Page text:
What two weeks these have been for the country!
From court acquitting Dr Stella Nyanzi of cyber harassment of the president, to UCU’s Sheena Bageine being arrested for speaking up against rape; from the blocking of Hon Robert Kyagulanyi’s presidential consultation meetings by Police, to the OTT case hearing being adjourned and Dr Kizza Besigye being arrested in Jinja.
This week, in the People Power movement, we have buried two young people!
As a country, we did not just lose lives; we lost hope, courage, empathy, dignity, security and trust. We lost the future and sold our souls! How far are we willing to go?
How long shall our children, our brothers and sisters, be taken from us in cold blood before we understand that we are a united people that should be fighting on one front for justice and human dignity?
On Monday, February 24, we suffered a terrible loss of a 28-year-old Ritah Priya Nabukenya in form of an accident caused by a Uganda Police patrol car. I knew Rita personally, as a friend, a comrade in the struggle and as one of the women I lead in the People Power movement.
Ritah was not an ‘undisciplined, unruly, reckless or rowdy’ youth – terms commonly used while referring to the young People Power supporters. Contrary to that, Ritah was a very soft-spoken, calm, disciplined and very respectful young lady who was deeply passionate about life and changing the governance issues in this country through changing its leadership.
She respected and wanted Kyagulanyi to be the next president of Uganda through the People Power movement. It is unfortunate that this deep love and unwavering support is what led to her death. We buried her in Nabwendo Bukoba village, Kiboga district on February 25. The ceremony went on peacefully until the return journey, in Nansana.
Yet again, we lost another young soul, 33-year-old Daniel Kyeyune, who was recklessly murdered at the hands of police/Local Defense Unit (LDU) security operatives. Several other people got injuries in the scuffle. Now, what a night! What double tragedy! What terrible loss!
How does one deal with loss amidst mourning? Thinking about Ritah’s currently motherless two little girls aged six and four and the little son Daniel left behind, I ask myself; as a country, what generation are we raising?
A kind raised in the midst of a storm of intolerance, impunity, hatred, violence, abhorrence and huge losses! How do you tell these young children that their parents were murdered by security agents supposed to keep them safe?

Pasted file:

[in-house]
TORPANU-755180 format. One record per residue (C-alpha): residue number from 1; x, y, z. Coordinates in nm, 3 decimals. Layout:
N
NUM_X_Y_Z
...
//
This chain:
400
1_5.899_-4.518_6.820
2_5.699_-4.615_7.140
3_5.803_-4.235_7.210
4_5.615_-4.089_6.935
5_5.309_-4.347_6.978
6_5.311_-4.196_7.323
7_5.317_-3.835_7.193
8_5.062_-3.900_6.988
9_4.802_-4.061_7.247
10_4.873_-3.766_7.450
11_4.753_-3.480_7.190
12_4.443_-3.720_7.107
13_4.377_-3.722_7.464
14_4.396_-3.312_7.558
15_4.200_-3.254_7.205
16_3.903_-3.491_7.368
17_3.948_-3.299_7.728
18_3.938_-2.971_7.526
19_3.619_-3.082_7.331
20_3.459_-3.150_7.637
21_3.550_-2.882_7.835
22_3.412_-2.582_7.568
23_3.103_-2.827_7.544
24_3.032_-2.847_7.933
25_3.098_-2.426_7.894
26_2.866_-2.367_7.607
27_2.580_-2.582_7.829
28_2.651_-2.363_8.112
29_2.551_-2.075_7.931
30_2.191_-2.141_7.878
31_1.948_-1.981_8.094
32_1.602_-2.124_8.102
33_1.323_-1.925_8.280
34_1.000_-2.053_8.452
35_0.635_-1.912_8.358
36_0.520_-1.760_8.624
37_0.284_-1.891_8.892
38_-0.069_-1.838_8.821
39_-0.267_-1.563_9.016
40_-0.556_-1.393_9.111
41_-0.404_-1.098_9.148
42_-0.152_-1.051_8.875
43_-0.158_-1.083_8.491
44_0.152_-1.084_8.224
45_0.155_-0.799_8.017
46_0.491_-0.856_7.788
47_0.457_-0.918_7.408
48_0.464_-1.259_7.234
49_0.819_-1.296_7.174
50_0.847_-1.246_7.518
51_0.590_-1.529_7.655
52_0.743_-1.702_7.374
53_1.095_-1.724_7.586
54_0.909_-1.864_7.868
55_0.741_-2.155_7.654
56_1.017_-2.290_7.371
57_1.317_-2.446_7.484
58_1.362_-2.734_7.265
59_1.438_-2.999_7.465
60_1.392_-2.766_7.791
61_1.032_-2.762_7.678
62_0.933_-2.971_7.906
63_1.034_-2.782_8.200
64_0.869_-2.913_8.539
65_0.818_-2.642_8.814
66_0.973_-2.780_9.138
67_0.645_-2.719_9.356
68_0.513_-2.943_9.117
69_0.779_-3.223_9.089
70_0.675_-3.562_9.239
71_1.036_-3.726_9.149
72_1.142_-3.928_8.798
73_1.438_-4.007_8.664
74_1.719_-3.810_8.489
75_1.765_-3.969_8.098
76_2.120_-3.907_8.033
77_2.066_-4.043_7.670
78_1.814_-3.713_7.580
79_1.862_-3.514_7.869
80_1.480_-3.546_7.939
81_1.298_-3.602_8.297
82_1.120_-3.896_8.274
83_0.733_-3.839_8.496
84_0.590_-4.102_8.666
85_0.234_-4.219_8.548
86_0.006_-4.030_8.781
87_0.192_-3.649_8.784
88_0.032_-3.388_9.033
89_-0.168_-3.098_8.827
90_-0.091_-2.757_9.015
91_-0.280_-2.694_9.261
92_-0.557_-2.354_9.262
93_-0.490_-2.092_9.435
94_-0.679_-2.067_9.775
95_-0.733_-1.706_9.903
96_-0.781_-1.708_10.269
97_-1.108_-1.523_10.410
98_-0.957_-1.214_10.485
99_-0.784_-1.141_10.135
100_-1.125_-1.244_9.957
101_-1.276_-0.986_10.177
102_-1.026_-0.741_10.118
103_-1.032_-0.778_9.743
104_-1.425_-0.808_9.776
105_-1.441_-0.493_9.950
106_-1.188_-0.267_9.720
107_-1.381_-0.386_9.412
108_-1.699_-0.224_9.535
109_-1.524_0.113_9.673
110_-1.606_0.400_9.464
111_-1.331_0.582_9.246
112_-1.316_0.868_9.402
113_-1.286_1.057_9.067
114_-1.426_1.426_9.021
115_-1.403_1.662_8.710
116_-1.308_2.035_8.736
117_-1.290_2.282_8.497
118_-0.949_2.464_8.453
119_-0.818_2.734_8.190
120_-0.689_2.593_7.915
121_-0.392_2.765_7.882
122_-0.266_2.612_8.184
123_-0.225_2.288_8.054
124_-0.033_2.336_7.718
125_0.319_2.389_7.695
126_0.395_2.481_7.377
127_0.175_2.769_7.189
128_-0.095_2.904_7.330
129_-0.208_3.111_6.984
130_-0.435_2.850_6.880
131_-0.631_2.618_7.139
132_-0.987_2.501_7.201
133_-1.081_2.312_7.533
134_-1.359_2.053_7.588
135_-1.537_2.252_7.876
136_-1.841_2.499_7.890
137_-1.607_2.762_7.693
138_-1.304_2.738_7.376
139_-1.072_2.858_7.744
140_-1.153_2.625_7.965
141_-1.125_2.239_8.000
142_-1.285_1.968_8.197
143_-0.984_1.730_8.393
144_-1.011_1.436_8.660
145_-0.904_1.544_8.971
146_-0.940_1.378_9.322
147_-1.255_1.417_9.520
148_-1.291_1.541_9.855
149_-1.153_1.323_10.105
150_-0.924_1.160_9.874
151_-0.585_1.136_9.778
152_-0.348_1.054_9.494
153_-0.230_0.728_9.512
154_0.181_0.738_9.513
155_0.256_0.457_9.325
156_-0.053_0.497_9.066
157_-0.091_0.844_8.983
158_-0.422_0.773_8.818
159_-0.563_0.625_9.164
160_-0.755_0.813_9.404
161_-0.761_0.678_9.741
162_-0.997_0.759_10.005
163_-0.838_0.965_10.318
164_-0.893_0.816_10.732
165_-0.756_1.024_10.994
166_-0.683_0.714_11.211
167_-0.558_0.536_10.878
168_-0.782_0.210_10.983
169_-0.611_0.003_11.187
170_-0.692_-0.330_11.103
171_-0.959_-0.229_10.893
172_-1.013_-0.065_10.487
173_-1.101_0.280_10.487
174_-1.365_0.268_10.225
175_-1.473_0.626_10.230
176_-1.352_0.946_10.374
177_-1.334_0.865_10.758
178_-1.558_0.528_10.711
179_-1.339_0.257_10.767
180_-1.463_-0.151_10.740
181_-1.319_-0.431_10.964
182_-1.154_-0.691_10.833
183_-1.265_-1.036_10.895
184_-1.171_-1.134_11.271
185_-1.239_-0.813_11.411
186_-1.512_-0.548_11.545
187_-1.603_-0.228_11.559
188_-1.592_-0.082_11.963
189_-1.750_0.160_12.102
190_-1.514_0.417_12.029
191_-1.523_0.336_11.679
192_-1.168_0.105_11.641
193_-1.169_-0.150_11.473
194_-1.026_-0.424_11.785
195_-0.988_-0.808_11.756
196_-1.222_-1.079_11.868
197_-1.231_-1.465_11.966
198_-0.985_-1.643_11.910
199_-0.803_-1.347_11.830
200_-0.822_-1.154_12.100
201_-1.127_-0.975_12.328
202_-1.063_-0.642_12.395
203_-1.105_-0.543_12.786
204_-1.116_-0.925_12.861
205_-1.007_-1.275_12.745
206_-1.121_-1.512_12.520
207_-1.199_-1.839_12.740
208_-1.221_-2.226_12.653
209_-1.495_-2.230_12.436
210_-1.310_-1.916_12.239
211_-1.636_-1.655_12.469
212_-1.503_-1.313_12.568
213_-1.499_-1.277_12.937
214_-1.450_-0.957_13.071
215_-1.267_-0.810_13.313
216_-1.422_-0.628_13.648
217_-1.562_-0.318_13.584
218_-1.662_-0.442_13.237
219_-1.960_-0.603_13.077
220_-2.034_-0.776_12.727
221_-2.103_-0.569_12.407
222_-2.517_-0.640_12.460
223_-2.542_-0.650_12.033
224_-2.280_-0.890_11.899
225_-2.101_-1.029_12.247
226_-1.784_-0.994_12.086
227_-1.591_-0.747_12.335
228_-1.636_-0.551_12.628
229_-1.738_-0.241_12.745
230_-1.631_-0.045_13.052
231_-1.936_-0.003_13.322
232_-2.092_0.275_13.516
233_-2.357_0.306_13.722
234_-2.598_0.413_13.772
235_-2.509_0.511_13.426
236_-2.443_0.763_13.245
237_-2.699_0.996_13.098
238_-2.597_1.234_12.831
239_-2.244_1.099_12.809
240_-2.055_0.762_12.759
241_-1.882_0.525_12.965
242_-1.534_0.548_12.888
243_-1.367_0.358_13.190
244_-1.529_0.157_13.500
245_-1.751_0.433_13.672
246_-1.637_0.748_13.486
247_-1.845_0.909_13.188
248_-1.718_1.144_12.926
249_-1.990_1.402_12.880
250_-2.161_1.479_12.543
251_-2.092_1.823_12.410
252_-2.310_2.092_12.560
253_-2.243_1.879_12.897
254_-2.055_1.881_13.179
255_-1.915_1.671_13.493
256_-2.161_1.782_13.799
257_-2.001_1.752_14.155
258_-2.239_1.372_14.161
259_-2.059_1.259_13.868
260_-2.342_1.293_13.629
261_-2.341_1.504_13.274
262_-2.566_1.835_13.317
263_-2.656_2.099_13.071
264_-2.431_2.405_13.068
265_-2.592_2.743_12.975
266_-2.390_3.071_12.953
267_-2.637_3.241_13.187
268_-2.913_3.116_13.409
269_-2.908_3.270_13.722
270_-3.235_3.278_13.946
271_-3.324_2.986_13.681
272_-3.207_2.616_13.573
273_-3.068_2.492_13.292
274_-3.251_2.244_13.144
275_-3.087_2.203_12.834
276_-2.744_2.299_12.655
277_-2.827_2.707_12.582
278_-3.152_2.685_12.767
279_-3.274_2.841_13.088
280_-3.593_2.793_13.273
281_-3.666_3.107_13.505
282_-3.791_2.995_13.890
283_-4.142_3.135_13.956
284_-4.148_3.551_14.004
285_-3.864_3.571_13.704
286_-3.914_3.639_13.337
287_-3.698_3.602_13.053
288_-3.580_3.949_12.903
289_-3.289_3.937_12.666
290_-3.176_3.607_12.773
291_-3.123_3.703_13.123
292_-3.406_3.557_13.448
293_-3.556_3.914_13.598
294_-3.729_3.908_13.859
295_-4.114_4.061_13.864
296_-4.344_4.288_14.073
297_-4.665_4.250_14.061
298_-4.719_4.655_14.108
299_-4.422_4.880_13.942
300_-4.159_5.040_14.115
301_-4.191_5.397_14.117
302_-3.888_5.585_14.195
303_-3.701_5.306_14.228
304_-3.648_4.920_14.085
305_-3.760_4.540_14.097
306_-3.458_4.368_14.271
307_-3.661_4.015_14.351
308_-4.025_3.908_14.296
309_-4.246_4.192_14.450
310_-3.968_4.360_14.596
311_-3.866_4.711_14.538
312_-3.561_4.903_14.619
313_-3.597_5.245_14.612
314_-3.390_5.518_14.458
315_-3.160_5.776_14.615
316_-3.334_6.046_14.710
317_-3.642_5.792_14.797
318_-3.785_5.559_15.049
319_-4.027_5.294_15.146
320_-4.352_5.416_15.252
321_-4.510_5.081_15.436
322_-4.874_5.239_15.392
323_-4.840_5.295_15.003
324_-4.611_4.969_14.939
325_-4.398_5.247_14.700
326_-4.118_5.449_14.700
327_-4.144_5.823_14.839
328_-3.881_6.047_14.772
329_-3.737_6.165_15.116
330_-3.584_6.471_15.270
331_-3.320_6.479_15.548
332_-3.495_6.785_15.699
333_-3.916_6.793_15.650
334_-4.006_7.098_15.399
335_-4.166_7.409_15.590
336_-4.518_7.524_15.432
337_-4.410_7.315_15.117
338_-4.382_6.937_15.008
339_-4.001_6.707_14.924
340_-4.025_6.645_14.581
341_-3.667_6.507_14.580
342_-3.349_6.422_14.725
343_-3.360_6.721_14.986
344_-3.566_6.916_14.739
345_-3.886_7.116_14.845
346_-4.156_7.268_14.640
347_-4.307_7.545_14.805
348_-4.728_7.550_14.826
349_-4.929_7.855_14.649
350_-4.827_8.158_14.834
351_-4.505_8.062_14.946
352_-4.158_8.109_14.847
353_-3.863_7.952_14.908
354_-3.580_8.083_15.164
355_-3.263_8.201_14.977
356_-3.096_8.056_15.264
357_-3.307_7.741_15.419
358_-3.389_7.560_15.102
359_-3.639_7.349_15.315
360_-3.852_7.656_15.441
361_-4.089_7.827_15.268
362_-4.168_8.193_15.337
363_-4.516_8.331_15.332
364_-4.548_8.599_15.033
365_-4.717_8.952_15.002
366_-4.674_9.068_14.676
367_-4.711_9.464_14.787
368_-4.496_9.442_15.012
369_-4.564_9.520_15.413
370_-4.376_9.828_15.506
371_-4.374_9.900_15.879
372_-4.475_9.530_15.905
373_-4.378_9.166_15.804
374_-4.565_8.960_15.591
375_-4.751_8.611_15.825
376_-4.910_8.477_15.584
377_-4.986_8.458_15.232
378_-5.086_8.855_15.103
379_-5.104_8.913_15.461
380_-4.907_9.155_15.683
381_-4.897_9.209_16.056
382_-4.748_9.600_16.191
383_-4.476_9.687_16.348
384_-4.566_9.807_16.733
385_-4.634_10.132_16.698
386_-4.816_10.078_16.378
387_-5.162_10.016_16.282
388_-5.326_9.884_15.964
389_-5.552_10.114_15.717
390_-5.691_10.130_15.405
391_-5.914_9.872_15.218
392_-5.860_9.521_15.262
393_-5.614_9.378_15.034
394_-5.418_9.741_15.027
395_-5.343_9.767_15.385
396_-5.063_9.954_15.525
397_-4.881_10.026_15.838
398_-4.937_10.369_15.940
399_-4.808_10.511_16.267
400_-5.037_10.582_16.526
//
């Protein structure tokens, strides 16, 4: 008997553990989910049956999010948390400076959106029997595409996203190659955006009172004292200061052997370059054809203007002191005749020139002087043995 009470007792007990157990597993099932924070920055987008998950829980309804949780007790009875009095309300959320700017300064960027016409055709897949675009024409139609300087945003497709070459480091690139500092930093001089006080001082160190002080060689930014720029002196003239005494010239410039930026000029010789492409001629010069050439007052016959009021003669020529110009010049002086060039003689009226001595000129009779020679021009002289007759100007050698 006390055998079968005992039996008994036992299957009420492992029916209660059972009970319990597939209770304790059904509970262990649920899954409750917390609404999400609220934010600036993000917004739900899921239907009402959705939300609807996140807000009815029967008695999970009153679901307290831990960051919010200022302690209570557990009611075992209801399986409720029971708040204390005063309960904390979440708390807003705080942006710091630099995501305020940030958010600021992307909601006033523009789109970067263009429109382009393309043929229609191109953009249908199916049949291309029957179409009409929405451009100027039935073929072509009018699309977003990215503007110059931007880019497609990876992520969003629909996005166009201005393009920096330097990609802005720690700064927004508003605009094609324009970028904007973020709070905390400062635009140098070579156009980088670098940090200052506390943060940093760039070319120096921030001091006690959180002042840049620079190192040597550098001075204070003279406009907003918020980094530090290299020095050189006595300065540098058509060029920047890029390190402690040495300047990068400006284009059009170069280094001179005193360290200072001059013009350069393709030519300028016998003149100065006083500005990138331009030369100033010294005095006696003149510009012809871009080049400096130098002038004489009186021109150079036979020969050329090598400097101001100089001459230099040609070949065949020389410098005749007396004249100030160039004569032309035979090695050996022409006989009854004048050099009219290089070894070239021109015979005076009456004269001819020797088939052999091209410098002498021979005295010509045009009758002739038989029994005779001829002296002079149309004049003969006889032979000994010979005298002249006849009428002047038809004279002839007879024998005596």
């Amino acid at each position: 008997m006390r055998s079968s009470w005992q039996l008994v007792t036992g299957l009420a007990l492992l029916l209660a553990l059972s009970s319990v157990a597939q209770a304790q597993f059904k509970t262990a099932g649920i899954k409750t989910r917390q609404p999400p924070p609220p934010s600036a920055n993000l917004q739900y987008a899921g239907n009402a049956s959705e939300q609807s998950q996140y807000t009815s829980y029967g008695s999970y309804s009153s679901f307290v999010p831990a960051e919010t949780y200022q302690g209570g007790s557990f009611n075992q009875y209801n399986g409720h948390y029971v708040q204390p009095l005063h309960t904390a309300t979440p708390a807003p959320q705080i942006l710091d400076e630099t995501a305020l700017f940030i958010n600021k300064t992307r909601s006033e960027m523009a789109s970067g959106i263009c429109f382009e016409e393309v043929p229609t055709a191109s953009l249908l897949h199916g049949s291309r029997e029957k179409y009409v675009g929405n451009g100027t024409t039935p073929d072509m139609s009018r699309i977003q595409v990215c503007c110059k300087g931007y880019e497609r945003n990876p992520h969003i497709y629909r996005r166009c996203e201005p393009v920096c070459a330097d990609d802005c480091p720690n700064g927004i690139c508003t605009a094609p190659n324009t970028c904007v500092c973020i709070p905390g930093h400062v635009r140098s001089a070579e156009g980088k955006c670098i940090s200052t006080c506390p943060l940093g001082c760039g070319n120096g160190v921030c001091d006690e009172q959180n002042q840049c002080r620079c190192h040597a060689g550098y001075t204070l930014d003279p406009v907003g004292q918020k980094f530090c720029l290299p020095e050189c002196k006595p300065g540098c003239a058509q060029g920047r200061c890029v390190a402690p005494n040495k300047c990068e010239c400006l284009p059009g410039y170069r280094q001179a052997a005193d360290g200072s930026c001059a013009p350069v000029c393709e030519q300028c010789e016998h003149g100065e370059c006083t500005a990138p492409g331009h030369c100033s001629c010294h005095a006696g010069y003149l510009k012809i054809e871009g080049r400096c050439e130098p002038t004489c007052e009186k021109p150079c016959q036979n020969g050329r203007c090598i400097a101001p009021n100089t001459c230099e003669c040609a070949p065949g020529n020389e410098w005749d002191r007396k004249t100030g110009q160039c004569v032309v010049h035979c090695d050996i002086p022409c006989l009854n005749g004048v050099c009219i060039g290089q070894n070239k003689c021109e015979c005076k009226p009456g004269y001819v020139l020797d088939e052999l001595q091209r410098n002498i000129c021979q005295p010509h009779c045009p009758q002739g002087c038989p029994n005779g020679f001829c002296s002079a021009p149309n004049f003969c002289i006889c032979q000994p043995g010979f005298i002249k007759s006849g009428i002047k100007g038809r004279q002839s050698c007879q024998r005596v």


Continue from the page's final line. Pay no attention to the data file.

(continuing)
How will these children relate with men in uniforms? Will they ever feel safe? When they are faced with challenges that require police interventions? What inner debate will they ever hold?
What are we losing as a country amidst this recurring loss? How do we dig ourselves out of this graveyard? Where does the sheer animosity and detestation that I witnessed when two LDU officers wielding long sticks beat up my colleagues and I that dreadful day, even inside our vehicle?
What I felt when my colleagues and I delivered Ritah’s lifeless body to her parents’ home in Bunamwaya, a suburb of Kampala, is a feeling I never want to feel again. The unbearable pain and sense of loss I saw on the relatives’ faces is one I would never want any parent to bear. The feelings that overwhelmed me during Ritah’s postmortem is the sight of her young dead body, lying naked on a silver metallic ‘bed.’
The feeling deepened my understanding of the ‘uselessness of life’ as clearly depicted in Karel and Josef Capek’s The Insect Play and why no one should end another’s life for material gains, titles or power.
Life is short but it is worth living. And it is worth living while doing the right thing and making fundamental contributions to your community. Ritah and Daniel died at such short years but their footprints will forever be engraved on our hearts and country.
What lessons do we learn from this?
As a young female leader, I dream of a country that gives equal opportunities to both the young and old, opposition change agents and ruling party to participate freely in governance processes without oppression and death.
I dream of a country where security agents will value the lives of those they are charged with protecting. I dream of a country where every life MATTERS!
Rest in peace, comrades! I call upon all Uganda security agents to respect people’s lives and treat Ugandans with dignity. We can all live together in harmony with dignity.
The author is team leader, Women’s Wing, People Power Movement, and 2021 Kassanda Woman MP aspirant .